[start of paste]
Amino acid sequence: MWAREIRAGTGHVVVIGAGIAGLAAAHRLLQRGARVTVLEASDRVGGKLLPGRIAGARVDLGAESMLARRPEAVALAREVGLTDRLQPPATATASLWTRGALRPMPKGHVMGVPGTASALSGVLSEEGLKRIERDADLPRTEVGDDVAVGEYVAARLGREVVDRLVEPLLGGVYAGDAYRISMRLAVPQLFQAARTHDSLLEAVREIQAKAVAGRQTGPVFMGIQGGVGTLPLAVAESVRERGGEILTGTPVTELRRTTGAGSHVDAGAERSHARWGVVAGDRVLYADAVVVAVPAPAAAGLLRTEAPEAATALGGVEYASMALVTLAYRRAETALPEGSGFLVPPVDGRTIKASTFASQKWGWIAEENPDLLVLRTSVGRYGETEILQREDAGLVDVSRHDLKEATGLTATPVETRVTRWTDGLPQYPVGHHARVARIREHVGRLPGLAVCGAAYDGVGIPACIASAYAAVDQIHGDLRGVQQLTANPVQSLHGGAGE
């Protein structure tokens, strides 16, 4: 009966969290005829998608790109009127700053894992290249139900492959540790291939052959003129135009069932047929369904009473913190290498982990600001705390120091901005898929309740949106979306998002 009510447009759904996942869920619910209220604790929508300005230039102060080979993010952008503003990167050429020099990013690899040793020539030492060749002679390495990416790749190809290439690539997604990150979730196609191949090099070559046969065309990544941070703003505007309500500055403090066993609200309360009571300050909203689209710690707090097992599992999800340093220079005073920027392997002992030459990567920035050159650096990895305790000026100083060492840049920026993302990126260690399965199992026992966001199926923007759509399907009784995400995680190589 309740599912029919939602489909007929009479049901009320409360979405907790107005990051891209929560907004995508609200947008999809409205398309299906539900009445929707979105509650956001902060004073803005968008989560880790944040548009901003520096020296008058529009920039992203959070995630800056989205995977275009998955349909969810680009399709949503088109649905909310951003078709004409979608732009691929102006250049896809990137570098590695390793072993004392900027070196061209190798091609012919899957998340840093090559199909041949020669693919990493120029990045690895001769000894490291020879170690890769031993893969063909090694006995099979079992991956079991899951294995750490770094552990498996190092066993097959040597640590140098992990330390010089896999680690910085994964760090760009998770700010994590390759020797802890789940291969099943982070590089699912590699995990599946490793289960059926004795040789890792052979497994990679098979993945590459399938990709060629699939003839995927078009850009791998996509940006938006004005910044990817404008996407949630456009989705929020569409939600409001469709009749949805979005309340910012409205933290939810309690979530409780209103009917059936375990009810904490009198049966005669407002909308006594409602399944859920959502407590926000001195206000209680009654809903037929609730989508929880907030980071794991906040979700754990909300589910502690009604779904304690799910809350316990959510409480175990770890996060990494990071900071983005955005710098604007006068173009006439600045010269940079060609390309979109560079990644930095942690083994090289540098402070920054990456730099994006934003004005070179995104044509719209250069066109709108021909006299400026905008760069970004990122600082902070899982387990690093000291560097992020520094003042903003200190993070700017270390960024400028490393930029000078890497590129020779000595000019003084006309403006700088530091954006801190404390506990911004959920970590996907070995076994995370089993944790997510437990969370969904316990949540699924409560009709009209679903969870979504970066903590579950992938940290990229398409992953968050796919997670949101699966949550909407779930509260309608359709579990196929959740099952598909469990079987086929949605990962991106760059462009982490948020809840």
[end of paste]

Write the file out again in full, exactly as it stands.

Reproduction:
Amino acid sequence: MWAREIRAGTGHVVVIGAGIAGLAAAHRLLQRGARVTVLEASDRVGGKLLPGRIAGARVDLGAESMLARRPEAVALAREVGLTDRLQPPATATASLWTRGALRPMPKGHVMGVPGTASALSGVLSEEGLKRIERDADLPRTEVGDDVAVGEYVAARLGREVVDRLVEPLLGGVYAGDAYRISMRLAVPQLFQAARTHDSLLEAVREIQAKAVAGRQTGPVFMGIQGGVGTLPLAVAESVRERGGEILTGTPVTELRRTTGAGSHVDAGAERSHARWGVVAGDRVLYADAVVVAVPAPAAAGLLRTEAPEAATALGGVEYASMALVTLAYRRAETALPEGSGFLVPPVDGRTIKASTFASQKWGWIAEENPDLLVLRTSVGRYGETEILQREDAGLVDVSRHDLKEATGLTATPVETRVTRWTDGLPQYPVGHHARVARIREHVGRLPGLAVCGAAYDGVGIPACIASAYAAVDQIHGDLRGVQQLTANPVQSLHGGAGE
């Protein structure tokens, strides 16, 4: 009966969290005829998608790109009127700053894992290249139900492959540790291939052959003129135009069932047929369904009473913190290498982990600001705390120091901005898929309740949106979306998002 009510447009759904996942869920619910209220604790929508300005230039102060080979993010952008503003990167050429020099990013690899040793020539030492060749002679390495990416790749190809290439690539997604990150979730196609191949090099070559046969065309990544941070703003505007309500500055403090066993609200309360009571300050909203689209710690707090097992599992999800340093220079005073920027392997002992030459990567920035050159650096990895305790000026100083060492840049920026993302990126260690399965199992026992966001199926923007759509399907009784995400995680190589 309740599912029919939602489909007929009479049901009320409360979405907790107005990051891209929560907004995508609200947008999809409205398309299906539900009445929707979105509650956001902060004073803005968008989560880790944040548009901003520096020296008058529009920039992203959070995630800056989205995977275009998955349909969810680009399709949503088109649905909310951003078709004409979608732009691929102006250049896809990137570098590695390793072993004392900027070196061209190798091609012919899957998340840093090559199909041949020669693919990493120029990045690895001769000894490291020879170690890769031993893969063909090694006995099979079992991956079991899951294995750490770094552990498996190092066993097959040597640590140098992990330390010089896999680690910085994964760090760009998770700010994590390759020797802890789940291969099943982070590089699912590699995990599946490793289960059926004795040789890792052979497994990679098979993945590459399938990709060629699939003839995927078009850009791998996509940006938006004005910044990817404008996407949630456009989705929020569409939600409001469709009749949805979005309340910012409205933290939810309690979530409780209103009917059936375990009810904490009198049966005669407002909308006594409602399944859920959502407590926000001195206000209680009654809903037929609730989508929880907030980071794991906040979700754990909300589910502690009604779904304690799910809350316990959510409480175990770890996060990494990071900071983005955005710098604007006068173009006439600045010269940079060609390309979109560079990644930095942690083994090289540098402070920054990456730099994006934003004005070179995104044509719209250069066109709108021909006299400026905008760069970004990122600082902070899982387990690093000291560097992020520094003042903003200190993070700017270390960024400028490393930029000078890497590129020779000595000019003084006309403006700088530091954006801190404390506990911004959920970590996907070995076994995370089993944790997510437990969370969904316990949540699924409560009709009209679903969870979504970066903590579950992938940290990229398409992953968050796919997670949101699966949550909407779930509260309608359709579990196929959740099952598909469990079987086929949605990962991106760059462009982490948020809840």